What exactly does content look like when its makers are thinking mainly about how it will be consumed on handheld screens? Until recently we have tossed about the term “mobile first” with much concreteness beyond responsive and adaptive designs. But we are only starting to scratch the surface of how new formats and modes of content production need to be developed against the radically new ways we consume and can interact with content on mobile. It is hard to imagine that the changed screen size, multimedia capabilities, unpredictable contexts, and highly intimate relationship to the device are not all unique mobile elements that beg for radically re-imagined media forms.
And so I am heartened of late to see companies digging into the opportunity for rethinking what mobile content really can and should look like that is different from desktop and other media. And talk about a company reorienting itself to mobile -- Canadian sports brand theScore started as a cable TV station whose mobile efforts proved so popular that the company sold its TV assets to Rogers and decided to focus on creating a mobile-first sport news and information experience. “It became very apparent to us that it is very difficult to serve two masters very well,” says Benjie Levy, president and COO. While the TV network had achieved high household penetration in Canada, there was hope for it to expand in the way mobile could. Levy says they were seeing a large number of their users coming from below the border, which convinced theScore that there was more “global, un-shackeled opportunity” in an app.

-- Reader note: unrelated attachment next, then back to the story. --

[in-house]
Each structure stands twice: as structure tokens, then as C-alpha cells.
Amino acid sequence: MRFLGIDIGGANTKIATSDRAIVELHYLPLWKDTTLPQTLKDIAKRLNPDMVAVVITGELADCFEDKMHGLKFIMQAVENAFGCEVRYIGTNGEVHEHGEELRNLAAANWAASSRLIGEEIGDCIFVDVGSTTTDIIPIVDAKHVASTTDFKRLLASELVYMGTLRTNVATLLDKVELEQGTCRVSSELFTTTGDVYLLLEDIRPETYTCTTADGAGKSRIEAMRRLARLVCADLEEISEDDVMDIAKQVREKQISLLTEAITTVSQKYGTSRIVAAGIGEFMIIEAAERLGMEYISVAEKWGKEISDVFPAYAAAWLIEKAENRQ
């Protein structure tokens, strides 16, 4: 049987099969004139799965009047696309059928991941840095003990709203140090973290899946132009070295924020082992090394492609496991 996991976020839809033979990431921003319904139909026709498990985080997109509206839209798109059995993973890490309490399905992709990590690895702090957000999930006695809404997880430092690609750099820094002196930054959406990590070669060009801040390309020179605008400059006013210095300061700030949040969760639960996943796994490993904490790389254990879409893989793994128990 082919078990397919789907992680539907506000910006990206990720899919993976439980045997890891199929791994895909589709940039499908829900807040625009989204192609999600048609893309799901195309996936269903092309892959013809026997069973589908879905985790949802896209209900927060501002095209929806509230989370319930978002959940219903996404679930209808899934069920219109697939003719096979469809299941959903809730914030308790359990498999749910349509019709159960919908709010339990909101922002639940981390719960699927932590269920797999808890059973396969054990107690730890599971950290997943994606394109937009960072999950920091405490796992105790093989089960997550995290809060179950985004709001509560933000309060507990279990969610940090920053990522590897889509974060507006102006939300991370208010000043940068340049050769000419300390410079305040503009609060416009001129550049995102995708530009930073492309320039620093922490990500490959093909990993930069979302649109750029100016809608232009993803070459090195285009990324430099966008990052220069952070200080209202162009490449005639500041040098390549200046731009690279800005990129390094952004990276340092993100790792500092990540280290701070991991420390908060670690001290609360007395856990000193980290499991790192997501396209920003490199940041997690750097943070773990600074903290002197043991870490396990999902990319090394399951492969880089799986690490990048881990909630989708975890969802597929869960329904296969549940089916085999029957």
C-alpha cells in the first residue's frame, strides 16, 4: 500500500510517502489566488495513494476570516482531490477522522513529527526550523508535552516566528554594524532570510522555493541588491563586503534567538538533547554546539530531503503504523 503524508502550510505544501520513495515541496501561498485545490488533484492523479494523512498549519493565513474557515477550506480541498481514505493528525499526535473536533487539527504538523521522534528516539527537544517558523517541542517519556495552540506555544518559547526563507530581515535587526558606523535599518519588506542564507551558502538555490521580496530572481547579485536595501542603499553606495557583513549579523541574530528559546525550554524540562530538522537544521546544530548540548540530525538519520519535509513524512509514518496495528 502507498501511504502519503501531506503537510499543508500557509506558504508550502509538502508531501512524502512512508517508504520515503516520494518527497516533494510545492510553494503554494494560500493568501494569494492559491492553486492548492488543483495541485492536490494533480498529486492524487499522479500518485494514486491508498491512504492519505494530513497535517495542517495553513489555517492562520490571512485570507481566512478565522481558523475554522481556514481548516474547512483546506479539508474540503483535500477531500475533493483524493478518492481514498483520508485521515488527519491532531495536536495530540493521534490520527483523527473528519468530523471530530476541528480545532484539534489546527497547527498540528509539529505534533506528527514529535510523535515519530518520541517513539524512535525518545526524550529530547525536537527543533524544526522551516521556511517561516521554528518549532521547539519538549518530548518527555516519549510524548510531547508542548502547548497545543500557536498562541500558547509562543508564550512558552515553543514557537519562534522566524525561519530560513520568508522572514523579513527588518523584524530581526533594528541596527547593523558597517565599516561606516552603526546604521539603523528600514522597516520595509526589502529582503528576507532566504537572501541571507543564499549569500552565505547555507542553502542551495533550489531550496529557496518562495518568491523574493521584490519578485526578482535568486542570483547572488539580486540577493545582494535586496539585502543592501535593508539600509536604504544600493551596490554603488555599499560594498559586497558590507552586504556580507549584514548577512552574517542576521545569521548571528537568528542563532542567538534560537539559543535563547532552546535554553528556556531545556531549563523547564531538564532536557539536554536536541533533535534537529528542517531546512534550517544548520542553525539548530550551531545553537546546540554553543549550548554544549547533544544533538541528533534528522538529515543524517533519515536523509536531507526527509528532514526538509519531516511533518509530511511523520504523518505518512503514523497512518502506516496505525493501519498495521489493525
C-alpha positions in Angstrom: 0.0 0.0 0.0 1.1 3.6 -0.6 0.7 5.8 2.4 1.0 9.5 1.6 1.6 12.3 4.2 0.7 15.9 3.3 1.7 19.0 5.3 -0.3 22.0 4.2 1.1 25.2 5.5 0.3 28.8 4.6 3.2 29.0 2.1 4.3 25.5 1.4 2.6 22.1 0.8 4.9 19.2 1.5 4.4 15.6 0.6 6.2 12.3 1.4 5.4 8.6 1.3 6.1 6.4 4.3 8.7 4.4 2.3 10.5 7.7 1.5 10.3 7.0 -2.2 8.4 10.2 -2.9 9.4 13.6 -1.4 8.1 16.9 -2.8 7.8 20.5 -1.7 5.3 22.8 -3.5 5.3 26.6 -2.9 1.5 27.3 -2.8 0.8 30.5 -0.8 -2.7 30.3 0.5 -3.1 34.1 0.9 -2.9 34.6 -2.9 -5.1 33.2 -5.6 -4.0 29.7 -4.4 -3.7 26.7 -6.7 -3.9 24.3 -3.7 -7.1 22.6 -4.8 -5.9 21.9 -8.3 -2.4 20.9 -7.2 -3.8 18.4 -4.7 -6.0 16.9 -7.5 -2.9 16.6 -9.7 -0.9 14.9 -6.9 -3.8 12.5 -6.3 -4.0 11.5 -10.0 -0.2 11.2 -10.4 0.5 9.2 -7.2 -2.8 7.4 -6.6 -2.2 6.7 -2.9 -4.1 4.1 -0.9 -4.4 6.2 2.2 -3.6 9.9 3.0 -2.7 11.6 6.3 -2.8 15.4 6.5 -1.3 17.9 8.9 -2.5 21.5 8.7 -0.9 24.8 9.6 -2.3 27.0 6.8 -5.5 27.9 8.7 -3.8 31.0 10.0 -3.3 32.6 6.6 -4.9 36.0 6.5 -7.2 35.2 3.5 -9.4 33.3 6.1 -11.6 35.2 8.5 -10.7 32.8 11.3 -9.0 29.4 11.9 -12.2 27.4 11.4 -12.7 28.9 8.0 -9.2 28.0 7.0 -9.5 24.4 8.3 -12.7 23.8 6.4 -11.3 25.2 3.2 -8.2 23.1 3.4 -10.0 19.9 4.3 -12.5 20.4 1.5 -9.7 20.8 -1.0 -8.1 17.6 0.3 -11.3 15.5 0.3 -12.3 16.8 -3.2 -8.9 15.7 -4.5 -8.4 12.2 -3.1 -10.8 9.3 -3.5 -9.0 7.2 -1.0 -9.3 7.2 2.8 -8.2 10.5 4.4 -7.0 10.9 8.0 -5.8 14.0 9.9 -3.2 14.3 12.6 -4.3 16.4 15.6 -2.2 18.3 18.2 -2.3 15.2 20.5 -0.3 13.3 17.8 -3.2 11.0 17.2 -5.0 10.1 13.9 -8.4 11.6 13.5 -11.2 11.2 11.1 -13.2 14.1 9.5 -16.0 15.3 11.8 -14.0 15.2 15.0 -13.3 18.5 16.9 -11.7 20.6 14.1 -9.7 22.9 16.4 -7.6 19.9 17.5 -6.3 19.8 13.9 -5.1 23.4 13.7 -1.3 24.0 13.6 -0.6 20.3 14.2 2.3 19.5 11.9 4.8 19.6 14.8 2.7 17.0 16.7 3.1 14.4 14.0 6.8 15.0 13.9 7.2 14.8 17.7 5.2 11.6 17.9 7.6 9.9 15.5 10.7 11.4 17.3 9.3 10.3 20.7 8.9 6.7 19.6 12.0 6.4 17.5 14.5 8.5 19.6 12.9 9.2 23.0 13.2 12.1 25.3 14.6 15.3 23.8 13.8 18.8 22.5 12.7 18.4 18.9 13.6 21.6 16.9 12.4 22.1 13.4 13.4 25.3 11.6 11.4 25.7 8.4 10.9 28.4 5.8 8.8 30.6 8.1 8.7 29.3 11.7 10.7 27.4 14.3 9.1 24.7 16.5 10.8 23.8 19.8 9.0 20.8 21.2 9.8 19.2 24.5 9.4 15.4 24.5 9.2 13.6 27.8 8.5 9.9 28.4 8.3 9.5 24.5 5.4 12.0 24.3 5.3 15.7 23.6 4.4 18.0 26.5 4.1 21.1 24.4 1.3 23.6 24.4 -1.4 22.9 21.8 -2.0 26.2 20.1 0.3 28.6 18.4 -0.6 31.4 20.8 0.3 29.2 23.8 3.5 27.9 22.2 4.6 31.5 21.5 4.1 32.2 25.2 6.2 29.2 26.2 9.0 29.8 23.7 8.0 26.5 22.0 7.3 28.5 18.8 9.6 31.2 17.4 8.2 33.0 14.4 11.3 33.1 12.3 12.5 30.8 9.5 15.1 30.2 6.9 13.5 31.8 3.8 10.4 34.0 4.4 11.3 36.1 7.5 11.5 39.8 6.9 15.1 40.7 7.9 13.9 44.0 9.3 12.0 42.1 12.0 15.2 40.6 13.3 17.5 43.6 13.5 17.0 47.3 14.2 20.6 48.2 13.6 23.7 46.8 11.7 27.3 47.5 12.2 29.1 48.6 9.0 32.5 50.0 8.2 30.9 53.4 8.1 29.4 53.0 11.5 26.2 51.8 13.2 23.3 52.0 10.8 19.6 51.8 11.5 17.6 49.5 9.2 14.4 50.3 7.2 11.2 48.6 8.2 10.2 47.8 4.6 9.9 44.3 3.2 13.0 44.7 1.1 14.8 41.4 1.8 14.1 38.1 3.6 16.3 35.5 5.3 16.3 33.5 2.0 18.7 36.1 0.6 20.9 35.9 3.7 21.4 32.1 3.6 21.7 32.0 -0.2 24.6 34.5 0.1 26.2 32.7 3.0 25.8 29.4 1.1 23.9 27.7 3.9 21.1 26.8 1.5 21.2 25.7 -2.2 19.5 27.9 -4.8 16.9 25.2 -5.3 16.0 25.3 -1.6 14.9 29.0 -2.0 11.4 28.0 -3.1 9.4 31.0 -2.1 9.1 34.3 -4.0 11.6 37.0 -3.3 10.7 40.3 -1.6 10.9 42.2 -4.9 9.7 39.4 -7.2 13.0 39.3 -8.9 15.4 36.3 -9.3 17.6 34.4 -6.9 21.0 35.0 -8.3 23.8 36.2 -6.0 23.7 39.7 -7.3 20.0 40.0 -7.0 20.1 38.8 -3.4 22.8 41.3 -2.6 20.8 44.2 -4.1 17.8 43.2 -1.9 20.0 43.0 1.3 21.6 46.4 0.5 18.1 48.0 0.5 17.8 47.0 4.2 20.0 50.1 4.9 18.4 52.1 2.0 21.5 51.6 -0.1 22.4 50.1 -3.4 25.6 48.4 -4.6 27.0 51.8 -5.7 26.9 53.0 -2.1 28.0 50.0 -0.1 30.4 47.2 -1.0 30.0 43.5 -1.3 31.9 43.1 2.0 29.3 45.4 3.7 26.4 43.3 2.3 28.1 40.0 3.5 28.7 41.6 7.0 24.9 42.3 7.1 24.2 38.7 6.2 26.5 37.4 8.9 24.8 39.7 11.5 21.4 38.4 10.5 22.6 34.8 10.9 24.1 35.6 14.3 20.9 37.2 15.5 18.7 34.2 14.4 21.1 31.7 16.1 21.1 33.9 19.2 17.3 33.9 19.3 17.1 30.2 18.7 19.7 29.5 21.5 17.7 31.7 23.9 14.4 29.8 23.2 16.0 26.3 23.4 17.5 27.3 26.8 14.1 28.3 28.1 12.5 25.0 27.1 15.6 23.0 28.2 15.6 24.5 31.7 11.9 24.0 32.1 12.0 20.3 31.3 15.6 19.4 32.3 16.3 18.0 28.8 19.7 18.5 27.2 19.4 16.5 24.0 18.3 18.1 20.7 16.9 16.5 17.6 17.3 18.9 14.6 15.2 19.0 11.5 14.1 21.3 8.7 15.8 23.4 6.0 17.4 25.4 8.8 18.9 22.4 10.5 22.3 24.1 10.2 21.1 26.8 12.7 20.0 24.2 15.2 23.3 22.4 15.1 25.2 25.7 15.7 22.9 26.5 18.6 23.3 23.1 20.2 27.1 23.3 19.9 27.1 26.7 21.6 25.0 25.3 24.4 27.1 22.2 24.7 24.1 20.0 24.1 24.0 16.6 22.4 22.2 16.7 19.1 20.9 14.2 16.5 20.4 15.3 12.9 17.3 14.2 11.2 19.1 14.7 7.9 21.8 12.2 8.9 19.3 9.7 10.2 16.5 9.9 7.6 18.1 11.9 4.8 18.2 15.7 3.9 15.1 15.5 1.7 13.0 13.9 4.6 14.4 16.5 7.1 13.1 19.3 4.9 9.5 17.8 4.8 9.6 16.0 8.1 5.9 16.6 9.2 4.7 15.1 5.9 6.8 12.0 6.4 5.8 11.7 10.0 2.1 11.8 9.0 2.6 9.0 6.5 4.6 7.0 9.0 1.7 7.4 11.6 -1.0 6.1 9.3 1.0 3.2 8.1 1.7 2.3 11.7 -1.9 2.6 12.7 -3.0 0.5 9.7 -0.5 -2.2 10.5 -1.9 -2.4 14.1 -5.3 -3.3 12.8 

The staff has grown to 100, all focused on the mobile product. Initially, theScore served the game-time audience with real-time stats and scores and the buckets of data that fantasy sports players craved. Its content outside of game time was lacking, however. So they branched out to develop full-day sports information that is built from the ground up for devices. What that means is “shorter, punchier pieces that are to the point,” he says. They generate 300 to 400 discrete pieces of content each day.
But you also need to take a “layered” approach that appeals at once to news scrapers and drillers. You need to make it easy for people to get what they need at a glance, of what is their mode, but also have beneath it tons of content to satisfy the drillers. He says there was no CMS to support what they were trying to achieve, so they built one for themselves.
But being mobile-first is not just a clear-cut set of content rules and formats, Levy says. “It is a mindset.” He says that most of the people working on the app grew up with mobile. "You can’t underestimate the subtle importance of that. The people creating the content all grew up with it in their hands.”
He admits it is “tough to describe the subtleties” of mobile-first content. It tends to employ an economy of words but layers in images and embedded media to build the story. “You need related content in a seamless fashion for users who have more than 50 seconds.”
Personalized push is the other piece. The app makes it easy for people to subscribe to alerts tied to favorite topics. He says half of the app’s users have subscribed to some kind of alert, and three-quarters of those are subscribed to multiple alerts.
Interestingly, Levy does not put video high on the mobile-first priority list. “That type of content didn’t scale for us,” he says. “We found it wasn’t as well suited for the platform as the type of content we are doing.”
That is an interesting one to chew on.
Levy says so far the strategy has worked to expand theScore outside of a game-time app. Engagement during the rest of the day has tripled, but it has also increased engagement in the game-time content.